Derek Kidner, Psalms 1-72, Tyndale OTC (vol.14a) & Psalms 73-150, Tyndale OTC (vol.14b)

Of course, Stott's book doesn't cover all of the Psalms. To do that you need bigger longer books. Strangely enough, Derek Kidner covers all of the Psalms in two very short books. As I always say, Kidner is precise, concise, and incisive. I've worn out my copies and bought new ones for Heather to use at home. If you can only have two commentaries on the Psalms, I'd make it these two. I have referenced them the most for the last two decades of ministry.

Tremper Longman, Tyndale Old Testament Commentary: Psalms (vols.15-16)

If Kidner's were the books I have referenced for the Psalms the most over the last two decades, Tremper Longman's was the one I have referenced the most in the last 5 years. He covered the same ground as Kidner with this newer one-volume tome. I'm constantly amazed at his ability to summarize the text, connect it to other places in the Bible (especially the New Testament), and do it without academic jargon. I don't always agree with every single one of his interpretive decisions, but his treatment is the ones I want to read first.

Timothy Keller, The Songs of Jesus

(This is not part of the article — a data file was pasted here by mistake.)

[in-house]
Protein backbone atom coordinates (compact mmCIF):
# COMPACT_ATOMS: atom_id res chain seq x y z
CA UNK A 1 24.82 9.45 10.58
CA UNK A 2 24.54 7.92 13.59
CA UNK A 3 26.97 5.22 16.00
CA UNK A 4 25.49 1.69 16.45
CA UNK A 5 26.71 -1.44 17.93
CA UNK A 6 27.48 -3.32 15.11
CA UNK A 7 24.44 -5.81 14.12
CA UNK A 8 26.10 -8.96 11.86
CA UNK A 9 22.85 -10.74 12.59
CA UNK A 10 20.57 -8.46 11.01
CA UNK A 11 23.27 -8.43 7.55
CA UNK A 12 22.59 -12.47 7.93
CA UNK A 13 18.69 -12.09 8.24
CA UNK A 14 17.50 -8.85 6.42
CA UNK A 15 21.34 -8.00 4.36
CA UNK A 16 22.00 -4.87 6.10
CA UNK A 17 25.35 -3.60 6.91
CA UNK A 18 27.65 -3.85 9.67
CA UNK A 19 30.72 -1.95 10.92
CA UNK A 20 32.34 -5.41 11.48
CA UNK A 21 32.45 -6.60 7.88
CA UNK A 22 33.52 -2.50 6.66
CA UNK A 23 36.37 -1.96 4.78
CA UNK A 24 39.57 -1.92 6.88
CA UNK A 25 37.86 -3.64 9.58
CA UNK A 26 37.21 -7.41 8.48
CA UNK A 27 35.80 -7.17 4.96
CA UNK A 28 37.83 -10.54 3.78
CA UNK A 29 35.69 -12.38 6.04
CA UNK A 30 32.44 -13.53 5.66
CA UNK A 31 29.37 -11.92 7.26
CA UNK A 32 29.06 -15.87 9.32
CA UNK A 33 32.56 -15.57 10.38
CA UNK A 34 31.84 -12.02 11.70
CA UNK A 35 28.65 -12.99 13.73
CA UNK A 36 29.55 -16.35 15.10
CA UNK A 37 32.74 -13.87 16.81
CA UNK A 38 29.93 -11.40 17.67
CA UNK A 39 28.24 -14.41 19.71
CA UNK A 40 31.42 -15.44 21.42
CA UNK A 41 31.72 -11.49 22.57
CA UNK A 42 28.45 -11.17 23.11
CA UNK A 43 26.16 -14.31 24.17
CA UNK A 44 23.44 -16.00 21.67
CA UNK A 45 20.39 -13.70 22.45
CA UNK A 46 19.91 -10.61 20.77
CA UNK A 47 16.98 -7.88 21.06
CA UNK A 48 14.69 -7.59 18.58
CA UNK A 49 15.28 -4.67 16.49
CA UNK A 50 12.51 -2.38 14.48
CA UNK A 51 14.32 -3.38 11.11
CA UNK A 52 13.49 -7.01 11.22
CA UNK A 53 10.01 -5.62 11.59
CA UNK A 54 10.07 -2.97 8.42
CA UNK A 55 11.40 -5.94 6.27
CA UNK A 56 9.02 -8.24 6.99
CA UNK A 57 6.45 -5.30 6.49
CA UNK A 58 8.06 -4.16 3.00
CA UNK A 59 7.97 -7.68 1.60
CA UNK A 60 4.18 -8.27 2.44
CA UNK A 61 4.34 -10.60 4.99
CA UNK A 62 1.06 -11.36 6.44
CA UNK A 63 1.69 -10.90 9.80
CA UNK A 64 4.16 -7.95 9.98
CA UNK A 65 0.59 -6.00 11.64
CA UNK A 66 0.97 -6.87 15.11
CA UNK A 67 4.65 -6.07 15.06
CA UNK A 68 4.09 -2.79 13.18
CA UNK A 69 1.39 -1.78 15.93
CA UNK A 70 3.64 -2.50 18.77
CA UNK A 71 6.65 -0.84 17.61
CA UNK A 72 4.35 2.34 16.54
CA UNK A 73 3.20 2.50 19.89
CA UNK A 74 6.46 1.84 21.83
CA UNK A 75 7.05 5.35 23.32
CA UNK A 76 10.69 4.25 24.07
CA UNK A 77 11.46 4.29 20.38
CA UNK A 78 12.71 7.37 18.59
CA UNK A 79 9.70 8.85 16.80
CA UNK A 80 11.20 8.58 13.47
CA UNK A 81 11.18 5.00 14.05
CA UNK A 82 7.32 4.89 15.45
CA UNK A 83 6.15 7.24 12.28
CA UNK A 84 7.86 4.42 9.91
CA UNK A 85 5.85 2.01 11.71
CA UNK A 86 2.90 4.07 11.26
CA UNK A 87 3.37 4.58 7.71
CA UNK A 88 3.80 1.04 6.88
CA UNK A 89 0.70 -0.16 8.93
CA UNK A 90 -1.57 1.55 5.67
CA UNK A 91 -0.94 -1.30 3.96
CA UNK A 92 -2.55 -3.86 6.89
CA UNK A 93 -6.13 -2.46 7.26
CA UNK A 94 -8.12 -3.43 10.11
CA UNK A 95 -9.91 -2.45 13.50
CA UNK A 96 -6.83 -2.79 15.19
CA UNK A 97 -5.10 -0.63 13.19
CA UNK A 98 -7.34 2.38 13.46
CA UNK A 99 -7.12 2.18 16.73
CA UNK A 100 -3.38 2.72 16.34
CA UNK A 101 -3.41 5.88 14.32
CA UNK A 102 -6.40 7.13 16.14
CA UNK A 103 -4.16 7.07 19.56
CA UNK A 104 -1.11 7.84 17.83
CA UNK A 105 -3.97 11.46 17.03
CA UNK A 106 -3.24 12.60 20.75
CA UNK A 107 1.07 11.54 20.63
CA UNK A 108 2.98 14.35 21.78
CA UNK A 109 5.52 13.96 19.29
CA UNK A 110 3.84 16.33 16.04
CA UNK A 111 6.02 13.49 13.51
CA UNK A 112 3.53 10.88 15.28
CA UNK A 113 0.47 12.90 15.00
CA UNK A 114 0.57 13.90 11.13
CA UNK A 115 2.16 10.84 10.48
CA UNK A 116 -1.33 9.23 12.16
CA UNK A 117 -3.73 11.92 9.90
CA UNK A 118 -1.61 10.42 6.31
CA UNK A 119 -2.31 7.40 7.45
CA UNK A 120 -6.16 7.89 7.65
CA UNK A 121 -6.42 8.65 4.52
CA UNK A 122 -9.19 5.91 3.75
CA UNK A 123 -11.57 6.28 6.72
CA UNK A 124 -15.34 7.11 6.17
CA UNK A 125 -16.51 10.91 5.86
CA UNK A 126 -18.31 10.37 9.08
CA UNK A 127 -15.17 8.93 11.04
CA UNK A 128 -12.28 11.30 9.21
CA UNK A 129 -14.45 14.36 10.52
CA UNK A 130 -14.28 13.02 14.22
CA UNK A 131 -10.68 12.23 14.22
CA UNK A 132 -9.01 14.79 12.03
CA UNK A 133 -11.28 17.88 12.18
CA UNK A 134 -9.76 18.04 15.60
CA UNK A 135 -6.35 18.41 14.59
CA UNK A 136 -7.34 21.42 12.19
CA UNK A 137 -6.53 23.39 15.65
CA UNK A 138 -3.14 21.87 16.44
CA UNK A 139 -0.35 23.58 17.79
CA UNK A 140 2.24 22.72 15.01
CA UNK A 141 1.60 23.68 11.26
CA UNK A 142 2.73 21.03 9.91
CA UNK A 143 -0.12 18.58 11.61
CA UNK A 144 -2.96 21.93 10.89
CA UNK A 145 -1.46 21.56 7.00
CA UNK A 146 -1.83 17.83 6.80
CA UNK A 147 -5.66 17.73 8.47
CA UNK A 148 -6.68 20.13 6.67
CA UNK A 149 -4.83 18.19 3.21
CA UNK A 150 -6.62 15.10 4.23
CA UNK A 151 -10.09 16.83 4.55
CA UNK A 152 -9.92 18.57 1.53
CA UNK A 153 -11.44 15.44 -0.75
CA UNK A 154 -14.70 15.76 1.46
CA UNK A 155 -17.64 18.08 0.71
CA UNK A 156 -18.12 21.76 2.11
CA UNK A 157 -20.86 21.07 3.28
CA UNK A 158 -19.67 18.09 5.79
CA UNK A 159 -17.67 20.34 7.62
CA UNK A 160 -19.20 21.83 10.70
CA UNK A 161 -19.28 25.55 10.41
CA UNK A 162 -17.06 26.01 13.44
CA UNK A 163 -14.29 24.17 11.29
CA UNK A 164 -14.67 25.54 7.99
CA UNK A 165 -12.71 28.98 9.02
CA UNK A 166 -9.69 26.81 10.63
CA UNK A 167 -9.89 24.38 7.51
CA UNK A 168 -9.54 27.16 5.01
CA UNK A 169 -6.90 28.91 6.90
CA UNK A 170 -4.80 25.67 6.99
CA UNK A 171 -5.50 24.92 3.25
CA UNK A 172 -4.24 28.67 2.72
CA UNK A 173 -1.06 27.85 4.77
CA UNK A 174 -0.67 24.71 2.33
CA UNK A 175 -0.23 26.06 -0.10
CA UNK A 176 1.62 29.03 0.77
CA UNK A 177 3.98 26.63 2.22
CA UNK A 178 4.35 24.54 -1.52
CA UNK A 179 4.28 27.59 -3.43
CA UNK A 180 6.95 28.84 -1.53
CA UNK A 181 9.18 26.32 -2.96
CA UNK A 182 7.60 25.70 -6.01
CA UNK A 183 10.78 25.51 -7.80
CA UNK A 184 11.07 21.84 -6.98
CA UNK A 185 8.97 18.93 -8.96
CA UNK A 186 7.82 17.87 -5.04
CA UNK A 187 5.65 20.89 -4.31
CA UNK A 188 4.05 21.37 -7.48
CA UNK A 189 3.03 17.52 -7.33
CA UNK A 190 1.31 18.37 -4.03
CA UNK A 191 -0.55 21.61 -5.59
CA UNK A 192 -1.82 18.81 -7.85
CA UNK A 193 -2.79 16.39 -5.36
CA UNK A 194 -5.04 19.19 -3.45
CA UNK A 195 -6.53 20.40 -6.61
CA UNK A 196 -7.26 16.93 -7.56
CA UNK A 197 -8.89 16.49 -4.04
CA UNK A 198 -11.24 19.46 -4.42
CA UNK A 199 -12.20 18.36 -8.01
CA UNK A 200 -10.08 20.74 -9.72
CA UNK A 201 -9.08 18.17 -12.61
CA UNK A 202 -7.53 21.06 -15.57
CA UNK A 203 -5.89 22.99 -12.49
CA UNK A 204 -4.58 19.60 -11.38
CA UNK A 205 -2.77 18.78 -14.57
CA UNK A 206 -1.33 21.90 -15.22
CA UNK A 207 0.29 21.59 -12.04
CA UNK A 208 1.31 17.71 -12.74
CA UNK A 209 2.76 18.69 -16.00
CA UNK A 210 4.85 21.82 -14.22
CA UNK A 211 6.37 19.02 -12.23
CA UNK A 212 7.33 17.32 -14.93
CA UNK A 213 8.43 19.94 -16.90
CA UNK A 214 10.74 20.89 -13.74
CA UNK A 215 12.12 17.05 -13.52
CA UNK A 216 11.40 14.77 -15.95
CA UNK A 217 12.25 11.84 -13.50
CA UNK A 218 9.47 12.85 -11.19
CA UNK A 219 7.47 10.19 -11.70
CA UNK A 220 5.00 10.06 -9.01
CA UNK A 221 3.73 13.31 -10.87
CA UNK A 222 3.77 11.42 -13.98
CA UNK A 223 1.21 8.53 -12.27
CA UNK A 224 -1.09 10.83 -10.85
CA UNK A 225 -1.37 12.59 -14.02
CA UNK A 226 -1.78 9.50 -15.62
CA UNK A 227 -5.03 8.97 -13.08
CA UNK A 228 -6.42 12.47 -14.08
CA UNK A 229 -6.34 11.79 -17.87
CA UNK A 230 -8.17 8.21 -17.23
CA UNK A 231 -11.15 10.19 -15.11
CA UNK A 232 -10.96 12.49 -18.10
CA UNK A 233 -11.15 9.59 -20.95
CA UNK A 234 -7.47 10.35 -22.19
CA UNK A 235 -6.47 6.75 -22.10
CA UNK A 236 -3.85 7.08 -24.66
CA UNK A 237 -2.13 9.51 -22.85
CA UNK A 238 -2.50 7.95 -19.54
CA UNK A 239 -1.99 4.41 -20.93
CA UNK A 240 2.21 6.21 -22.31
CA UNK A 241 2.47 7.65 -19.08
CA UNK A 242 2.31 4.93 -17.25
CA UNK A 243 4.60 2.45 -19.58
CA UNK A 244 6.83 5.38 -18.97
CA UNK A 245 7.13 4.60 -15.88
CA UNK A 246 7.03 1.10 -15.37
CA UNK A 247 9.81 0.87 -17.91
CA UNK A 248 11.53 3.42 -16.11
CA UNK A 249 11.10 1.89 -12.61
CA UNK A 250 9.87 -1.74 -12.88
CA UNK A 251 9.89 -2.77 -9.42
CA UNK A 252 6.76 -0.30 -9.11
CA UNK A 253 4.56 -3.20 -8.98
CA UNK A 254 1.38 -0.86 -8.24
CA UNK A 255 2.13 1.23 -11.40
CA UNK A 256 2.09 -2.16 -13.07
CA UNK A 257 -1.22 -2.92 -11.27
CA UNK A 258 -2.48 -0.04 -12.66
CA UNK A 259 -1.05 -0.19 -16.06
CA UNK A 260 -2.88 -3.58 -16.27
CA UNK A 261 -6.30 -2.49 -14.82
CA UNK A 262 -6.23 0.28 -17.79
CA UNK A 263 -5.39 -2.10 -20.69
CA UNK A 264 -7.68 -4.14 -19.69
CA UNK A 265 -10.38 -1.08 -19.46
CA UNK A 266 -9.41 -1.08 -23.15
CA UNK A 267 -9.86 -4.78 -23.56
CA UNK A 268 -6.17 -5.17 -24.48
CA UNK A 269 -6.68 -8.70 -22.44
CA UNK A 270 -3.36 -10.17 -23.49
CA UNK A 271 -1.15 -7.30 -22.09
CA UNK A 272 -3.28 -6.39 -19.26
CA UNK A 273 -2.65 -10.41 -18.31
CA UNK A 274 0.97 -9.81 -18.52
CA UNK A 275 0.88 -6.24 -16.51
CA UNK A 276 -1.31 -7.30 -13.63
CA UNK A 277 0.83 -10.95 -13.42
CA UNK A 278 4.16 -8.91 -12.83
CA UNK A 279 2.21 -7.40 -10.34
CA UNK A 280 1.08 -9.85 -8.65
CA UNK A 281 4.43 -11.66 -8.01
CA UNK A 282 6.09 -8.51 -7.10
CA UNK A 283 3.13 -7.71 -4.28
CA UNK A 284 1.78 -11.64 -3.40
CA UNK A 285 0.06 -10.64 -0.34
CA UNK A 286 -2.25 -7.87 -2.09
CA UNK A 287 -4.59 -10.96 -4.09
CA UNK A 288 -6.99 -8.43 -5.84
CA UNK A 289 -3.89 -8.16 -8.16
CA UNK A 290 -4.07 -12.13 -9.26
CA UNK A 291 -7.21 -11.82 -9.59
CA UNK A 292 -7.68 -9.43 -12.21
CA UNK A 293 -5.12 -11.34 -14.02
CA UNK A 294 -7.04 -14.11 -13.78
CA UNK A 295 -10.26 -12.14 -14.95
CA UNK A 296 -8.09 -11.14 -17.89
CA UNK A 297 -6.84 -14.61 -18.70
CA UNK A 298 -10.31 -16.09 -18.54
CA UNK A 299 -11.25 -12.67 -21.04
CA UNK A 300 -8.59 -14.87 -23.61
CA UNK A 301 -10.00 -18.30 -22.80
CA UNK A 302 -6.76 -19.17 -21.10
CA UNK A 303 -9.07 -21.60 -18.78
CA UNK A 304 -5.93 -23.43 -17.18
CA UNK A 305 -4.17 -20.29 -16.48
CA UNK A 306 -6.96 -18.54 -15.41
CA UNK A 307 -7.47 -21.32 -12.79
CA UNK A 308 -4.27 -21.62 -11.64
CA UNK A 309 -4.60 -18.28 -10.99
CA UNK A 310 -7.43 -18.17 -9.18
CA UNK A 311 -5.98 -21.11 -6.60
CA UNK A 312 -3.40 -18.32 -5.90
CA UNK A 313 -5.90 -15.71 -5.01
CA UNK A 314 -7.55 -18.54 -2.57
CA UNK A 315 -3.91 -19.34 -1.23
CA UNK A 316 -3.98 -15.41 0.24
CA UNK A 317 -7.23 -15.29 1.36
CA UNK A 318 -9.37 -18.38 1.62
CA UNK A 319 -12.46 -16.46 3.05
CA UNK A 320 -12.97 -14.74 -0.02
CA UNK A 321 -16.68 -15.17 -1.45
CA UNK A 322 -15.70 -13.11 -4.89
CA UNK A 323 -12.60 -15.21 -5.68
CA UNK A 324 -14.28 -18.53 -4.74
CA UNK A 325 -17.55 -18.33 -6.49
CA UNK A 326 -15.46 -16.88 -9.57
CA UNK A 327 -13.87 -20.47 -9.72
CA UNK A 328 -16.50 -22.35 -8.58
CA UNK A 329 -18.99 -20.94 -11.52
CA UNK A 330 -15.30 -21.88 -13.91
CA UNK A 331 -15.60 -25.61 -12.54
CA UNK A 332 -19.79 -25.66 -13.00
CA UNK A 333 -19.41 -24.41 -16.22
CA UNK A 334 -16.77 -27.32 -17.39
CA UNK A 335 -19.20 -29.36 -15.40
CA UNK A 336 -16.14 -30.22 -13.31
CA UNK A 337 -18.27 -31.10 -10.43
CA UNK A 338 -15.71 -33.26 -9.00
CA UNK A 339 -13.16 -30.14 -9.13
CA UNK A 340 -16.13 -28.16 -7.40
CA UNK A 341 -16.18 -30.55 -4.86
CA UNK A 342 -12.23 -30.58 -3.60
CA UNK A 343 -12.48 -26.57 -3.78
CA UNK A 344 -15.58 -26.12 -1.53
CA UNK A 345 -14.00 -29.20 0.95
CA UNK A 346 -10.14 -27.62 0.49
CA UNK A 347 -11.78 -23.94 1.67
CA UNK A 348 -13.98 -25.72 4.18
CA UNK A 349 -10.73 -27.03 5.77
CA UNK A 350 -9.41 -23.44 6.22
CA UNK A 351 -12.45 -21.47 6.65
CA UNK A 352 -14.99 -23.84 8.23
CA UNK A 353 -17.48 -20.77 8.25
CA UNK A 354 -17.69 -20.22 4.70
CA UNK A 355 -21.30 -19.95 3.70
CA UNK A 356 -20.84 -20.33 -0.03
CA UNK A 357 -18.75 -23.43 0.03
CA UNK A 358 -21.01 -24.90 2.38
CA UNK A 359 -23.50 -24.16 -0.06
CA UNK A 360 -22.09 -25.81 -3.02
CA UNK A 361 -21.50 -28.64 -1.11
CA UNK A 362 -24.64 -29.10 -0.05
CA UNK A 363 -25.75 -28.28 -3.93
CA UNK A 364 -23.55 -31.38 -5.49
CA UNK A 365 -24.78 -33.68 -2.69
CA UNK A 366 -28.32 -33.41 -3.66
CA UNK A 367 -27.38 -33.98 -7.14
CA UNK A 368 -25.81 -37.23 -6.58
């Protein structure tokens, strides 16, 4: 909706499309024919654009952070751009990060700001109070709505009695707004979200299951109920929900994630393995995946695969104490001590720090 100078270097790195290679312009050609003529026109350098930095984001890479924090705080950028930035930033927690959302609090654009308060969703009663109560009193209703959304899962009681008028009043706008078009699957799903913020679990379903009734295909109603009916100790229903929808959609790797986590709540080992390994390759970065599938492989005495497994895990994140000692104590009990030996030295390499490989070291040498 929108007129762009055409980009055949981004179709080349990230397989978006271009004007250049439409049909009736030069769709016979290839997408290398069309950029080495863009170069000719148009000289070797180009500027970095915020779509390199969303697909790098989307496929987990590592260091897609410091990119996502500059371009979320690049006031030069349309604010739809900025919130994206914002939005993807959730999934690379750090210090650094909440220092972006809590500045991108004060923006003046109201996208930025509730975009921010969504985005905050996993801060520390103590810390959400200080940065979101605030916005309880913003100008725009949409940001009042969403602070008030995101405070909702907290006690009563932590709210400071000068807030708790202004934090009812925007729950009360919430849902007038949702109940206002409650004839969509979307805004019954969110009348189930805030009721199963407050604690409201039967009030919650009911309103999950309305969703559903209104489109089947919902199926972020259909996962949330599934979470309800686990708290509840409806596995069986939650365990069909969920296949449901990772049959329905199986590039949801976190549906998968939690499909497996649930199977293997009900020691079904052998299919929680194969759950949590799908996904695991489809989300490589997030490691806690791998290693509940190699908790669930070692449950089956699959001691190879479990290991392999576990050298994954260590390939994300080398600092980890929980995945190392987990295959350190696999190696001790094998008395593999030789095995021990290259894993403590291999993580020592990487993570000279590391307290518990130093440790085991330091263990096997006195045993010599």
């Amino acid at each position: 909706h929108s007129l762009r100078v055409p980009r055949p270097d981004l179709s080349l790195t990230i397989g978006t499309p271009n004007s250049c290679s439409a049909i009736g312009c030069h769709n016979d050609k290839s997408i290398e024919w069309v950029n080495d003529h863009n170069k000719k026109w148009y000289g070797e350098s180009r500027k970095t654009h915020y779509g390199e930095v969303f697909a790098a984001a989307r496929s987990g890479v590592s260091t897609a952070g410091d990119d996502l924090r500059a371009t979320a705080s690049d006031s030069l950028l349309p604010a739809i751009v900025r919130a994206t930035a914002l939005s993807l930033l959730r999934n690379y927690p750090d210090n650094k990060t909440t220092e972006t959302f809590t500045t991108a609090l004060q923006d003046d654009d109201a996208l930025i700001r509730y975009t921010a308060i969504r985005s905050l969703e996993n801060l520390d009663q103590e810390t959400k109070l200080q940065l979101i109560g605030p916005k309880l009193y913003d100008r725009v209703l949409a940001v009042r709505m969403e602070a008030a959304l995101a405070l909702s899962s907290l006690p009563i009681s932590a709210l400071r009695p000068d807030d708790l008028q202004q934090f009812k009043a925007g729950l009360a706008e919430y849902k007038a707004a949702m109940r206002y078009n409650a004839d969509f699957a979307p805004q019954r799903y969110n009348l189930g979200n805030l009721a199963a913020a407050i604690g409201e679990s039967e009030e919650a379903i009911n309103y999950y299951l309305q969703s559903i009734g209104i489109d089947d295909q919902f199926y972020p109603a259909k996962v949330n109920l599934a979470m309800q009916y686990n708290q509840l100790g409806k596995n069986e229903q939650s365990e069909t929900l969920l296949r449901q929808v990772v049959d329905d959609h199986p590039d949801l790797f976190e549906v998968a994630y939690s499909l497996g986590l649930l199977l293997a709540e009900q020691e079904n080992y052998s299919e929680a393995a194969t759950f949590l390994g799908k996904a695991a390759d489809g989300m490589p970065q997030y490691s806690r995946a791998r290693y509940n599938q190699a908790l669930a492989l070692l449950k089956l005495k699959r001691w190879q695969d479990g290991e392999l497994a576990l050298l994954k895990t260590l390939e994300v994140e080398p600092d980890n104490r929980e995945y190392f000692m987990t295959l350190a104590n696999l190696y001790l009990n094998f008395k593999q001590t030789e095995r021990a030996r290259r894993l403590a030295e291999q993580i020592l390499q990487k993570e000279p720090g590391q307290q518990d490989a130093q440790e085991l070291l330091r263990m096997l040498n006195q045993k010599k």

Keller's little book isn't a commentary. It's a devotional. He's read commentaries such as Kidner's and then distills the insights into 3 short paragraphs that retain the mood and tone of the psalm and quickly move into highly relevant application for our hearts and lives today. I've read through it several times now, and each time I get numerous new things out of it. Sometime in 2021 I got my hands on Dane Ortlund's In the Lord I Take Refuge: 150 Daily Devotions through the Psalms which is similar and similarly good.

Alec Motyer, Psalms By the Day: A New Devotional Translation

Motyer's book is also not a commentary, per se. It's more of a rich translation based on Motyer's advanced scholarship and knowledge of Hebrew. Even better than the translation, however, are the many footnotes (often going for pages beyond the text!) that explain his translation. And then at the end of each section is a devotional thought that draws it all together. Very satisfying to read carefully while taking notes!